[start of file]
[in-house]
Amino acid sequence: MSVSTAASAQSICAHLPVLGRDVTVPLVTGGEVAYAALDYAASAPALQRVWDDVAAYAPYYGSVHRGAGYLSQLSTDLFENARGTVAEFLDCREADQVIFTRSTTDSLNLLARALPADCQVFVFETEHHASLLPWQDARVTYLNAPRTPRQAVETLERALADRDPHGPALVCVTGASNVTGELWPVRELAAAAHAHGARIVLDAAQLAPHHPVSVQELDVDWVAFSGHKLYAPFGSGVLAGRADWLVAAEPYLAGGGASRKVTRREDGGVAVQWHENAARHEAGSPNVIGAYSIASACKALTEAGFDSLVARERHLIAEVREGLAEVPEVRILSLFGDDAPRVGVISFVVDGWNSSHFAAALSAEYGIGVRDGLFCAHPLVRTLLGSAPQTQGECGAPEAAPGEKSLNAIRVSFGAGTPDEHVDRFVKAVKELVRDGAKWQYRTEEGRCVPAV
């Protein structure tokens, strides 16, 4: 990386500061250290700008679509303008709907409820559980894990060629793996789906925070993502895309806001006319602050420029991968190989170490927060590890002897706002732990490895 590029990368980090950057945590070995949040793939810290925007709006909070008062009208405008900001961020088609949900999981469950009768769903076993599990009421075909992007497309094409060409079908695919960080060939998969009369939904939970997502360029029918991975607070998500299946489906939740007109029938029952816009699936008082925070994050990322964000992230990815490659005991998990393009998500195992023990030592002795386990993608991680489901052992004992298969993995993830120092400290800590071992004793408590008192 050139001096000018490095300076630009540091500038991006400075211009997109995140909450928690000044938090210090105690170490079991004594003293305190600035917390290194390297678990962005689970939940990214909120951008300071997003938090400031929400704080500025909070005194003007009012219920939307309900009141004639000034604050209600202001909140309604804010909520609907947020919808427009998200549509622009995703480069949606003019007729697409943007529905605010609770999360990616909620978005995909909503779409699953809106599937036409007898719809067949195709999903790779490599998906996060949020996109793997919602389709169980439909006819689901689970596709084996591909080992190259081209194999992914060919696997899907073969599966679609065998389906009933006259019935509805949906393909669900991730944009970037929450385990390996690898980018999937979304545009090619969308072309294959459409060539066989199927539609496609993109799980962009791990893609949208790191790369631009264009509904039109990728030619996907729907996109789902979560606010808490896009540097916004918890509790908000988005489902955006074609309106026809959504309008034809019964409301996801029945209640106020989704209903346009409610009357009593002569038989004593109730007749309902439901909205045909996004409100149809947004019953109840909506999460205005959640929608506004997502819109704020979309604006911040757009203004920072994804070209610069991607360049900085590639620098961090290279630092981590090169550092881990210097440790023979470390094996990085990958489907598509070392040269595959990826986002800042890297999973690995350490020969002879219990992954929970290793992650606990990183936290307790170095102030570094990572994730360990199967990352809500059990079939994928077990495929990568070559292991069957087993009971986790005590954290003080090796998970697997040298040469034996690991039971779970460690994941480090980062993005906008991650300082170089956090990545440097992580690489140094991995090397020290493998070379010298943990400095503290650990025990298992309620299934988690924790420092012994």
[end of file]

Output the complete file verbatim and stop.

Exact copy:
[in-house]
Amino acid sequence: MSVSTAASAQSICAHLPVLGRDVTVPLVTGGEVAYAALDYAASAPALQRVWDDVAAYAPYYGSVHRGAGYLSQLSTDLFENARGTVAEFLDCREADQVIFTRSTTDSLNLLARALPADCQVFVFETEHHASLLPWQDARVTYLNAPRTPRQAVETLERALADRDPHGPALVCVTGASNVTGELWPVRELAAAAHAHGARIVLDAAQLAPHHPVSVQELDVDWVAFSGHKLYAPFGSGVLAGRADWLVAAEPYLAGGGASRKVTRREDGGVAVQWHENAARHEAGSPNVIGAYSIASACKALTEAGFDSLVARERHLIAEVREGLAEVPEVRILSLFGDDAPRVGVISFVVDGWNSSHFAAALSAEYGIGVRDGLFCAHPLVRTLLGSAPQTQGECGAPEAAPGEKSLNAIRVSFGAGTPDEHVDRFVKAVKELVRDGAKWQYRTEEGRCVPAV
């Protein structure tokens, strides 16, 4: 990386500061250290700008679509303008709907409820559980894990060629793996789906925070993502895309806001006319602050420029991968190989170490927060590890002897706002732990490895 590029990368980090950057945590070995949040793939810290925007709006909070008062009208405008900001961020088609949900999981469950009768769903076993599990009421075909992007497309094409060409079908695919960080060939998969009369939904939970997502360029029918991975607070998500299946489906939740007109029938029952816009699936008082925070994050990322964000992230990815490659005991998990393009998500195992023990030592002795386990993608991680489901052992004992298969993995993830120092400290800590071992004793408590008192 050139001096000018490095300076630009540091500038991006400075211009997109995140909450928690000044938090210090105690170490079991004594003293305190600035917390290194390297678990962005689970939940990214909120951008300071997003938090400031929400704080500025909070005194003007009012219920939307309900009141004639000034604050209600202001909140309604804010909520609907947020919808427009998200549509622009995703480069949606003019007729697409943007529905605010609770999360990616909620978005995909909503779409699953809106599937036409007898719809067949195709999903790779490599998906996060949020996109793997919602389709169980439909006819689901689970596709084996591909080992190259081209194999992914060919696997899907073969599966679609065998389906009933006259019935509805949906393909669900991730944009970037929450385990390996690898980018999937979304545009090619969308072309294959459409060539066989199927539609496609993109799980962009791990893609949208790191790369631009264009509904039109990728030619996907729907996109789902979560606010808490896009540097916004918890509790908000988005489902955006074609309106026809959504309008034809019964409301996801029945209640106020989704209903346009409610009357009593002569038989004593109730007749309902439901909205045909996004409100149809947004019953109840909506999460205005959640929608506004997502819109704020979309604006911040757009203004920072994804070209610069991607360049900085590639620098961090290279630092981590090169550092881990210097440790023979470390094996990085990958489907598509070392040269595959990826986002800042890297999973690995350490020969002879219990992954929970290793992650606990990183936290307790170095102030570094990572994730360990199967990352809500059990079939994928077990495929990568070559292991069957087993009971986790005590954290003080090796998970697997040298040469034996690991039971779970460690994941480090980062993005906008991650300082170089956090990545440097992580690489140094991995090397020290493998070379010298943990400095503290650990025990298992309620299934988690924790420092012994």